You know how books are meant to have story arcs? Like, a build up to a climax, or a series of these? Well, in this book, they were more like speed bumps. The story was like travelling on a long, straight road, and every “major event” that happened in the book was really not very big; like small bumps in the road. Not very exciting, and didn’t have any huge impacts on the story.

But it was very real. The characters were exquisite and the most unique people I have ever read about. Michael Cunningham must have incredible insight into human psychology, because he could expertly enter the minds of each of his main characters and pick out their flaws, highlight their best qualities, accentuate their struggles, and avoid any generic stereotypes. Each character was totally individual, and none of them felt like the “same-old” characters that appear far too frequently in contemporary romance novels.

Each chapter is told from the point of view of a different character. There were some characters, like Jonathan’s mother Alice, that I initially didn’t particularly like, mostly because of the way each of the other characters viewed her personality and nature. But this was because they were outsiders, and didn’t have an understanding of the workings of her mind and why she does things the way she does. But when Cunningham introduced chapters written from Alice’s perspective, I really grew to like her, now that I had been enlightened to her point of view of the world.

In this novel, there’s no defined “bad guy”. Each character feels as human and as real as the reader, and by giving each character such life, it’s really hard to view any of them as annoying or dislikable or evil. I personally shipped Bobby and Jonathan since their first meeting, and I thought that when Clare appeared, that I would hate her throughout the whole novel for intruding on their relationship. But I didn’t. I actually loved her so much. I loved her quirks, her humour, her patient understanding, and her diversity. I even related to her a little; we use some of the same words when addressing people, like “darling”, “dear”, and “sweetie”. Not in like, a patronising way, but in a “you are a lovely person and I will address you as such” way.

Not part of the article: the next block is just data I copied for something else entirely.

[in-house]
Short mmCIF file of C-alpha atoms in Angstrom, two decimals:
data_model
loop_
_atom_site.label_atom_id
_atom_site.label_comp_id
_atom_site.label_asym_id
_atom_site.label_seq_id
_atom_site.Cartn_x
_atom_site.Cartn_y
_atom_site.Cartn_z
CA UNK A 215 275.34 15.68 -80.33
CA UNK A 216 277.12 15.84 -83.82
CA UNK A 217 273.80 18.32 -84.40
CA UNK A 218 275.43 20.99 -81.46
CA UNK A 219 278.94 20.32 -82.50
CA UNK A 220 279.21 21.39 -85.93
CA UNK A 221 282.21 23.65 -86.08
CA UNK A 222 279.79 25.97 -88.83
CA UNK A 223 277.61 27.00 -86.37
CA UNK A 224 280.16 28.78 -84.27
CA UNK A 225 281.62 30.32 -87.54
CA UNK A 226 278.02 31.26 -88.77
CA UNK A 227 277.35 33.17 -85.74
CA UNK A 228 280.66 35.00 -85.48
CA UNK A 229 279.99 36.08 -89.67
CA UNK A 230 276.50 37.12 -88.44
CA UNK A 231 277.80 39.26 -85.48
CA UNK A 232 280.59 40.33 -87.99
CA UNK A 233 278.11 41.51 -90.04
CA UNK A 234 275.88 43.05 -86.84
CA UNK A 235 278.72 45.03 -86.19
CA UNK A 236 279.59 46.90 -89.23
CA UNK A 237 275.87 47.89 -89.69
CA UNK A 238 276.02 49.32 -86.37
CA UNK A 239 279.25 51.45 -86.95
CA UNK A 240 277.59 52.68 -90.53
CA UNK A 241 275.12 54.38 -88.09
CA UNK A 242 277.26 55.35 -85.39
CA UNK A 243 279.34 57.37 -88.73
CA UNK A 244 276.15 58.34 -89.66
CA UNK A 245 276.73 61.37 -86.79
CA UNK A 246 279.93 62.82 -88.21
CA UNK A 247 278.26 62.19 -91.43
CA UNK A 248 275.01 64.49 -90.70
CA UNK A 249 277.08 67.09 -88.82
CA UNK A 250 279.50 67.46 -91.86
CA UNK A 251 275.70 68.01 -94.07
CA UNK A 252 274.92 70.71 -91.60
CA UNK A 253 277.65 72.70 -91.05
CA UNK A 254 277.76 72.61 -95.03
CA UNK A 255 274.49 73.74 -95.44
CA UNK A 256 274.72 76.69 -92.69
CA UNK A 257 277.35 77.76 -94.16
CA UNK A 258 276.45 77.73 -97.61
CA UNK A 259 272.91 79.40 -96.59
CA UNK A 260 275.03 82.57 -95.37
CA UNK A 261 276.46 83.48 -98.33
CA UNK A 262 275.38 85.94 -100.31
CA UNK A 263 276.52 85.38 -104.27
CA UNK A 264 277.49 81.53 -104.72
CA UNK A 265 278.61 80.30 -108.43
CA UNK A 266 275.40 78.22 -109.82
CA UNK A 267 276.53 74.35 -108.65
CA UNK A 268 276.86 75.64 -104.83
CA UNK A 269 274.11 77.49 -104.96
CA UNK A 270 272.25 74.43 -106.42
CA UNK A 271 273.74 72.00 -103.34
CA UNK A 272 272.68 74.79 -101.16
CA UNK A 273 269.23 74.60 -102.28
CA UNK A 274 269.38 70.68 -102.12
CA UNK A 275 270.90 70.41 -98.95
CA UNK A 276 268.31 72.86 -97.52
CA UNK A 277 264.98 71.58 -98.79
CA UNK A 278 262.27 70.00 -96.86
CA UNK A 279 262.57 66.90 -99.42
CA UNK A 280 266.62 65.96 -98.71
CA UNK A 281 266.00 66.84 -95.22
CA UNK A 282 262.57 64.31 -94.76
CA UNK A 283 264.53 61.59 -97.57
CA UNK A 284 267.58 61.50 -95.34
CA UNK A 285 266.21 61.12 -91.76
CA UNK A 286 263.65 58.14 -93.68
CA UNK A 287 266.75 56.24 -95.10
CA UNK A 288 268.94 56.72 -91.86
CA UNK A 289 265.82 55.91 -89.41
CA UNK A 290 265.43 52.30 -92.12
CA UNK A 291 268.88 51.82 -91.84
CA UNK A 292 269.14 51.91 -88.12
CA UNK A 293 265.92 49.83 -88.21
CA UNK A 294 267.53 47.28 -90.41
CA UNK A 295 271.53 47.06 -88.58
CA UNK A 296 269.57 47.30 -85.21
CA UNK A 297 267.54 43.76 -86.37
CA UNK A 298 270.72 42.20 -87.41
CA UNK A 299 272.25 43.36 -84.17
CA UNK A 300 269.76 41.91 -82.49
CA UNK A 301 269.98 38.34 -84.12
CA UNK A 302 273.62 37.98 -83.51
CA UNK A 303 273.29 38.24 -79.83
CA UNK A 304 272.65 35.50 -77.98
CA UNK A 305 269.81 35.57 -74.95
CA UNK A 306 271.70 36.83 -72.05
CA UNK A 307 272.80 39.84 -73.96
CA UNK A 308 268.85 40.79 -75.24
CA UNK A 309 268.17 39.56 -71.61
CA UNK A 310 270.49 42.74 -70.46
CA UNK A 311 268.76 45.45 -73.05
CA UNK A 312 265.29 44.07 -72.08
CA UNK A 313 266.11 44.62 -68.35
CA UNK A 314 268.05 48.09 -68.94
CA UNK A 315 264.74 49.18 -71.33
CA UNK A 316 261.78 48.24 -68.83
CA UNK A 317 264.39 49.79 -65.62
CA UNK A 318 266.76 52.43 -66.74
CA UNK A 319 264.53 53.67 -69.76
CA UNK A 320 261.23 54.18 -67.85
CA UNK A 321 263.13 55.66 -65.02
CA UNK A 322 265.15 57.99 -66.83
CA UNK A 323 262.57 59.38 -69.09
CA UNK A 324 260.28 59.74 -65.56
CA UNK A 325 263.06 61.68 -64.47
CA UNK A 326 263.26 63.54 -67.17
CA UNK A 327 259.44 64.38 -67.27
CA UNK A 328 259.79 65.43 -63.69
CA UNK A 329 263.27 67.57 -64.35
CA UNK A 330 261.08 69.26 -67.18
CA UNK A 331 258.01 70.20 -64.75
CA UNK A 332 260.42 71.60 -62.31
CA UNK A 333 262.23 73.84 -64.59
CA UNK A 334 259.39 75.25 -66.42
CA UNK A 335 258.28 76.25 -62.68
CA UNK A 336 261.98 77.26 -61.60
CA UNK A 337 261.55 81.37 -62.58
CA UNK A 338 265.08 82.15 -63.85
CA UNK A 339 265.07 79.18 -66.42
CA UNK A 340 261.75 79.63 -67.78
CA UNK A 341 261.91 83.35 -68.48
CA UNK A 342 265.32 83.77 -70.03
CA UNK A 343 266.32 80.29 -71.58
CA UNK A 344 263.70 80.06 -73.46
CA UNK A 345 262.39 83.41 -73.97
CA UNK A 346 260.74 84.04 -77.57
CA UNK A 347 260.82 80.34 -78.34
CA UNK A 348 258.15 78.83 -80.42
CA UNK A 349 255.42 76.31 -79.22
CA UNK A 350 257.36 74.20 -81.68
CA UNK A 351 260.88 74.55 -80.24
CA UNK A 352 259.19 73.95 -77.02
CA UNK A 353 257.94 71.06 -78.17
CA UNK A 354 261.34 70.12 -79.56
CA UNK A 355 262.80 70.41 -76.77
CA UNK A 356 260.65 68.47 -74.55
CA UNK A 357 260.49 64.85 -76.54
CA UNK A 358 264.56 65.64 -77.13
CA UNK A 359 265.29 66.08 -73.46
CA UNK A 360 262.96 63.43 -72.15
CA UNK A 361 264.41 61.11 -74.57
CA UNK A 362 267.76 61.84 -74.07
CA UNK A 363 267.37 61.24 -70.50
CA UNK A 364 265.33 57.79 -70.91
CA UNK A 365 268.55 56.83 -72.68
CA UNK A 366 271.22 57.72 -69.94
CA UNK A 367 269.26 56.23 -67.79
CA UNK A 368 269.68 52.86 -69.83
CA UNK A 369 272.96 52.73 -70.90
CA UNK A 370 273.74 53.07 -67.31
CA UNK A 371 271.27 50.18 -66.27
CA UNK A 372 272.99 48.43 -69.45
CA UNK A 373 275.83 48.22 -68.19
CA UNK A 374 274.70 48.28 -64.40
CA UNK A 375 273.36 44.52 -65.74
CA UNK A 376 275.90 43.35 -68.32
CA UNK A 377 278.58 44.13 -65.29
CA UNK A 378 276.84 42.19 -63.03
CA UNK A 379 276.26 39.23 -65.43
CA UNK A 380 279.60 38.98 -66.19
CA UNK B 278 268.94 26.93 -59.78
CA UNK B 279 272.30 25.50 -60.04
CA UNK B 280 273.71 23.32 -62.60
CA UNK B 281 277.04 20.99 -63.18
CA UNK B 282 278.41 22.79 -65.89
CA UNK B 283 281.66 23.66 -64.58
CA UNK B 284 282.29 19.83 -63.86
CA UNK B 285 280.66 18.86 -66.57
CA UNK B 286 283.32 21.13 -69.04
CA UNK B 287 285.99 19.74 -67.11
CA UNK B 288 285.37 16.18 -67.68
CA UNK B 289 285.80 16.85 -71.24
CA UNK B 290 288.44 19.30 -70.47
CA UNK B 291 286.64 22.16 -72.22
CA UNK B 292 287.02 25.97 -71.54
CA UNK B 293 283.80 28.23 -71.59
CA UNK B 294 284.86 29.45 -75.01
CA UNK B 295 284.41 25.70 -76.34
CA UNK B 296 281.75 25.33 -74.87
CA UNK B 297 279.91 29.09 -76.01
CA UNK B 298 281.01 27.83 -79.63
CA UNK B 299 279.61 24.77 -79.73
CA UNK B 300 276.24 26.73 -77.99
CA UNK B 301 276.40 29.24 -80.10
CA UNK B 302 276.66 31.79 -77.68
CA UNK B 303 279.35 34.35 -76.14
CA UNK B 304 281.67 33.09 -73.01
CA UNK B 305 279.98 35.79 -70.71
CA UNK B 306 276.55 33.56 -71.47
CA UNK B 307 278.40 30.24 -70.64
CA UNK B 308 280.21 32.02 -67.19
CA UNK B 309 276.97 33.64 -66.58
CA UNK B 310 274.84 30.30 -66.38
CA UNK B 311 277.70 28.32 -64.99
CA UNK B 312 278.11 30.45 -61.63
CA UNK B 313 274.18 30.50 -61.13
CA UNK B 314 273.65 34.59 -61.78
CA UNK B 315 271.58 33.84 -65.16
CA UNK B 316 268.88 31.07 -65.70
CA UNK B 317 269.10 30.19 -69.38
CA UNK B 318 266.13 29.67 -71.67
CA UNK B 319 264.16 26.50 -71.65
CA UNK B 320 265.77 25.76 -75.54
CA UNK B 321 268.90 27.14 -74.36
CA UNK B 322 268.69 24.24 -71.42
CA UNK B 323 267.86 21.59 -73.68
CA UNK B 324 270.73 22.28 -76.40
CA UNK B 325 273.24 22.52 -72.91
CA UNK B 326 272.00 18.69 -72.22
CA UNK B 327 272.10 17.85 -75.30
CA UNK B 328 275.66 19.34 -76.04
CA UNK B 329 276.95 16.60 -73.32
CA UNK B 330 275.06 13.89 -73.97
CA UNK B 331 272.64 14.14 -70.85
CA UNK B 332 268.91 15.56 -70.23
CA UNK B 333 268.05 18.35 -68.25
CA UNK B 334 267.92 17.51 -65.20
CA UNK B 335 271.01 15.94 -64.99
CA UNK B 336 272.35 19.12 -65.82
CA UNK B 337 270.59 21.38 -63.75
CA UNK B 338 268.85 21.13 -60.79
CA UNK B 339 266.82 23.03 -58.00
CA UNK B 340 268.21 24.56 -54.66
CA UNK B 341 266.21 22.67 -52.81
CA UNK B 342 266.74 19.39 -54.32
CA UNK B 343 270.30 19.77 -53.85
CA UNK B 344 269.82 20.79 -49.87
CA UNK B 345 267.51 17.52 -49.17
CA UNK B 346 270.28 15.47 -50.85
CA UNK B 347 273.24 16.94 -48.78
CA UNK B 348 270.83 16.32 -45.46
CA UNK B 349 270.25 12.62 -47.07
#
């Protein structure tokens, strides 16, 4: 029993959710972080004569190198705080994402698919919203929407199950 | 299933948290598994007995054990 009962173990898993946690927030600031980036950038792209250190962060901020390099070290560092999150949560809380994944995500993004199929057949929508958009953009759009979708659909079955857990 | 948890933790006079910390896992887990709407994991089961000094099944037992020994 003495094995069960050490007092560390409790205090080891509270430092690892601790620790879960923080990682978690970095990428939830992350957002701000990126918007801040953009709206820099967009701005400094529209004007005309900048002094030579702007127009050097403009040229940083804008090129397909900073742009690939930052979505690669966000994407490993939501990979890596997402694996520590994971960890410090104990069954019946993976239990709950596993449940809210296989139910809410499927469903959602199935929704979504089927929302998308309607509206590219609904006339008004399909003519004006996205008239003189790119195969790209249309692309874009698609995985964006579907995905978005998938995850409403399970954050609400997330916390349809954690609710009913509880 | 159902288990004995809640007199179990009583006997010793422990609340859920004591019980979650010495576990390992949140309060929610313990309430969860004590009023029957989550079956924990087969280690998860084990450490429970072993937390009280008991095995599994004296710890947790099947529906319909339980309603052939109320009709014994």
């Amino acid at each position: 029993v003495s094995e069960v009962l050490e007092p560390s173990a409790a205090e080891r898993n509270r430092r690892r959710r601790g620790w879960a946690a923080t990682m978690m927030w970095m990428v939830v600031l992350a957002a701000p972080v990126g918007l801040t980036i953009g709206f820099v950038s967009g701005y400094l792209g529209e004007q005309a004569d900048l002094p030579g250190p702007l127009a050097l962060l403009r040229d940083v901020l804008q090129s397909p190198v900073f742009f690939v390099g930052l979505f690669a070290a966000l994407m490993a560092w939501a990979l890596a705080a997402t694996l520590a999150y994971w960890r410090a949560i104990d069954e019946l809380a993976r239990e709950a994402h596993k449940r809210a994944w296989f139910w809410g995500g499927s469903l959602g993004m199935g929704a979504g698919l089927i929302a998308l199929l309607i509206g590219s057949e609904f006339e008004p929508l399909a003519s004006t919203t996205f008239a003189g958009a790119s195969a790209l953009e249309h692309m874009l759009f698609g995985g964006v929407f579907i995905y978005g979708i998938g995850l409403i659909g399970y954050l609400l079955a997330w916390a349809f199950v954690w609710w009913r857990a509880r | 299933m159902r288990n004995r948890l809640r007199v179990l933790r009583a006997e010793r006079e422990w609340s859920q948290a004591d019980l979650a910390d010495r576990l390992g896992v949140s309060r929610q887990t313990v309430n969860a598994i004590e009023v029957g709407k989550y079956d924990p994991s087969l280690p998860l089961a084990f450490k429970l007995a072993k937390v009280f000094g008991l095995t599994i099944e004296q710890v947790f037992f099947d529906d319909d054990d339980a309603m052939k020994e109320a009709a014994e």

I did find this book very slow, and because it was basically just following the, well, slightly-less-than-ordinary lives of the characters, there wasn’t a lot in the way of gripping rising action or dramatic climaxes. I’ll admit that I mainly liked it for the diversity of the characters. Cunningham was very, very good at delving into the intimate and unusual lives of his characters, but there is definitely room for improvement in the gripping story department.

I’ll recommend it for patient readers, but for those who are a little tired of the run-of-the-mill romance characters, this one might also be for you.

Rating- 5/10

 

What is it like to lose everything?

Today’s review: The Book of Jonas

Author: Stephen Dau

Cover of The Book of Jonas by Stephen Dau

Publisher: Plume (The Penguin Group)
Number of pages: 258
Genre: Fiction/Contemporary/Coming of age/War
Series: Standalone


Jonas is fifteen when his family is killed during an errant U.S. military operation in an unnamed Muslim country. With the help of an international relief organization, he is sent to America, where he struggles to assimilate-foster family, school, a first love. Eventually, he tells a court-mandated counselor and therapist about a U.S. soldier, Christopher Henderson, responsible for saving his life on the tragic night in question. Christopher’s mother, Rose, has dedicated her life to finding out what really happened to her son, who disappeared after the raid in which Jonas’ village was destroyed. When Jonas meets Rose, a shocking and painful secret gradually surfaces from the past, and builds to a shattering conclusion that haunts long after the final page. Told in spare, evocative prose, The Book of Jonas is about memory, about the terrible choices made during war, and about what happens when foreign disaster appears at our own doorstep. It is a rare and virtuosic novel from an exciting new writer to watch.

-Goodreads.com

 

The Book of Jonas is the story of Middle-Eastern youth Jonas as he struggles to adjust to American life after being rescued from his ruined village that was destroyed after a U.S military operation went wrong. After it is discovered that Jonas suffers from lapses in his memory about what ensued at the time of the incident, he is sent to a therapist in an attempt to recover the memories he has lost. Aside from this, Jonas is sent to live with a host family, and attends high school with their children. Jonas, as it turns out, is a brilliant student, achieving the highest results in all of his classes with ease and minimal effort. He becomes fascinated with the workings of Christian religion, spending hours at a time researching everything he can about God and his Will. As is to be expected, Jonas is singled out by other students, and is targeted for the colour of his skin, his funny accent, and his quiet nature. When pushed over the edge however, Jonas is unafraid to fight back, and soon earns a reputation as someone to be admired and slightly intimidated by.